The ACLU’s kind of false balancing of the problems we face throughout the US has been happening across the nonprofit world. The well-funded Southern Poverty Law Center (SPLC) and Anti-Defamation League (ADL) are also guilty in this regard. Both organizations condemn “hatred” and denounce “hate groups” across the spectrum, including those created by people who are oppressed and responding to the white supremacist society they're living in. In recent news appearances and published pieces, representatives of both organizations have condemned anti-fascists as a threat and listed “black separatists” as the largest category of “hate groups” in the country.

These three groups take part in a massive push to minimize the impacts of white supremacy to mere disagreement. By this logic, treacherous institutional projects become mishaps we all need to work together to fix, including those who are most oppressed. Ultimately this ends up conflating the aggression of the oppressor with any and every reaction of the oppressed. Oppression — be it based on gender, race, class, or anything else — becomes a problem we all have to deal with as if we all have equal roles in enabling it or benefitting from it. What’s evil is made tolerable because if wrongdoing isn’t downplayed and all inclusive with everyone’s “perspective,” even that of oppressors, nonprofits run the risk of being condemned as too partisan by the liberal establishment. For the sake of white supremacy, things like “free speech” become a right to demand someone else’s extermination.

It doesn’t stop with predominantly white organizations. Of all the years the NAACP should have broken with its tradition of inviting presidents to address their annual convention, this one seemed fitting. Instead, it extended an invitation to Trump that, embarrassingly, got rejected. Their response is the epitome of liberal accommodationism. NAACP Board Chairman Leon Russell told the Associated Press that “Presidents going back to Ronald Reagan have addressed the NAACP” and questioned the president’s commitment to black Americans. He went on to say “We have lost — we've lost the will of the current administration to listen to issues facing the black community. When President Trump is ready to listen to us and the people we serve, we will be here." Trump entered the presidential race as a virulent bigot and made clear he planned on discriminating once in office, but these tepid talking points show that for these organizations the appearance of objectivity is more important that apparent truth.

One final example truly shows how nonsensical centrist liberal nonprofit politics can be. Following the white supremacist rally in Charlottesville and the president’s lack of a condemnation, the AFL-CIO moved slowly to leave its place on Trump’s manufacturing council. While their participation in the first place remains a mystery, the fact that for-profit corporations beat them to the exit was astonishing. In a statement, AFL-CIO President Richard Trumka said “We joined this council with the intent to be a voice for working people and real hope that it would result in positive economic policy, but it has become yet another broken promise on the President's record.”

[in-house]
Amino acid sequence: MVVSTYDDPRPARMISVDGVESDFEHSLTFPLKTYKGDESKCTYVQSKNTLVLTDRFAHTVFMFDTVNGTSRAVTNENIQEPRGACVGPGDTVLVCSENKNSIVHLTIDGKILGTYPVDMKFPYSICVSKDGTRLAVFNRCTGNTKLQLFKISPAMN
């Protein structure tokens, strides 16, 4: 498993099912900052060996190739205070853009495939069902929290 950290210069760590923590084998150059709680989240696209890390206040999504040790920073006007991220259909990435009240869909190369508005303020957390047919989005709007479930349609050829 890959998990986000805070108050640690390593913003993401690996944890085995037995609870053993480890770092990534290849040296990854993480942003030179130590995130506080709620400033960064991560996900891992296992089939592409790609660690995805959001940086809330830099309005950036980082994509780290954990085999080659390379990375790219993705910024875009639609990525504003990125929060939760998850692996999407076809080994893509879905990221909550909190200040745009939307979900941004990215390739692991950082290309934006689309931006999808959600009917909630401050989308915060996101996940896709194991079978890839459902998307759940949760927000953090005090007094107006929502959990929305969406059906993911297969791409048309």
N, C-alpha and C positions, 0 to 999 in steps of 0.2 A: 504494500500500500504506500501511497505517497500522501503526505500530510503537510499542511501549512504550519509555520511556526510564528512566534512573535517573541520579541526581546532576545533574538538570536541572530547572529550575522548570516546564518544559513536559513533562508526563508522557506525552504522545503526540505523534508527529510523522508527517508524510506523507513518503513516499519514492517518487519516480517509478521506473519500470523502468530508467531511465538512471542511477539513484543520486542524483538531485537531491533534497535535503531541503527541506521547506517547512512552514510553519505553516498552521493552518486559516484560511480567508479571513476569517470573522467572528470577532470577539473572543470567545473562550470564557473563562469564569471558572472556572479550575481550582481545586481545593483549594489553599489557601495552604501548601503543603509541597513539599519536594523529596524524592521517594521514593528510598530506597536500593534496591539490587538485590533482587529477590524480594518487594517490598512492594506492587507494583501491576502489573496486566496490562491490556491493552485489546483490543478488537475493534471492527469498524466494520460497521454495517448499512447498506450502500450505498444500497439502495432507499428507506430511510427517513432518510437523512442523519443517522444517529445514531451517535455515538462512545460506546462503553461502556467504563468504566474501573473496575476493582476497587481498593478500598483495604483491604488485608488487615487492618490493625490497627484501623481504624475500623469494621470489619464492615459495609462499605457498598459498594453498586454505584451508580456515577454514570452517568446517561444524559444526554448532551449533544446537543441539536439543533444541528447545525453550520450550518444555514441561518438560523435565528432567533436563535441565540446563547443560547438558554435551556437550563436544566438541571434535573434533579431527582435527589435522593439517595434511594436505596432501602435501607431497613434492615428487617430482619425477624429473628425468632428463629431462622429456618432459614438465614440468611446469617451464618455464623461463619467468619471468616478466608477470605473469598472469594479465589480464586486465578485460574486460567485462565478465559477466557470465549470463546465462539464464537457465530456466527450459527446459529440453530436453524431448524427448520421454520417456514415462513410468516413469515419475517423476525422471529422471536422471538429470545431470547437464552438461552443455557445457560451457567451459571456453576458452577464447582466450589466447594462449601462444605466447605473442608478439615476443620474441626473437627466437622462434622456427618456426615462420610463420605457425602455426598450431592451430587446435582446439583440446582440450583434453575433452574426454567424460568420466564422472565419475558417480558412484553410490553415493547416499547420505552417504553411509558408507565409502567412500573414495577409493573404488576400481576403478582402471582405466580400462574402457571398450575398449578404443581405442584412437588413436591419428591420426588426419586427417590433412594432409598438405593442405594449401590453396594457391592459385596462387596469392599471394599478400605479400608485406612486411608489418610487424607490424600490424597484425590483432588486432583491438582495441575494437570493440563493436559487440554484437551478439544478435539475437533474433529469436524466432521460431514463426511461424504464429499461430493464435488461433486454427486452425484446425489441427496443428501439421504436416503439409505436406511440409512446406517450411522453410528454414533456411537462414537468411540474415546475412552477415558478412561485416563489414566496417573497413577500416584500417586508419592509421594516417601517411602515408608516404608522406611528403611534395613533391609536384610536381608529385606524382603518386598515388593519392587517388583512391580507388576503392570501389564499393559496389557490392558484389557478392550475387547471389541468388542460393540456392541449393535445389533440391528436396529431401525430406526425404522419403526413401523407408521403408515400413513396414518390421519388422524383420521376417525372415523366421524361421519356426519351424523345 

All of these nonprofit organizations share a common thread. Their attempts to reach out to and negotiate with an authoritarian administration, white supremacy, and other oppressive entities doesn’t liberate us. Millions of people across the US follow the lead of these organizations and their often misleading directives. While they proclaim a refusal to normalize the current administration, their unwillingness to break from their liberal mold and take the necessary steps to mobilize people into a force for substantive change suggests that their priorities have not changed. We can’t expect otherwise because the nonprofit system serves to contain our rebellion against what we’re facing, and transform it into talking points, discussion panels, and petitions. What we need is the exceptional unflinching will to fight in ways so radical, they scare us.

Whenever there is a crisis, nonprofits and non-government organizations become a quick and easy way for people to “do something.” But even if we make selective use of the nonprofit system with the understanding that it cannot advance our more revolutionary goals, we must ask ourselves how much of our time and money it drains toward counterproductive ends. Familiar approaches will not suffice in our increasingly abnormal, monstrous situation. If we don’t have the courage to challenge processes we know that are not working, how can we make a decisive step to overtake a world that so blatantly works against us?

William C. Anderson is a freelance writer. His work has been published by The Guardian, MTV and Pitchfork among others. Many of his writings can be found at Truthout or at the Praxis Center for Kalamazoo College, where he is a contributing editor covering race, class, and immigration.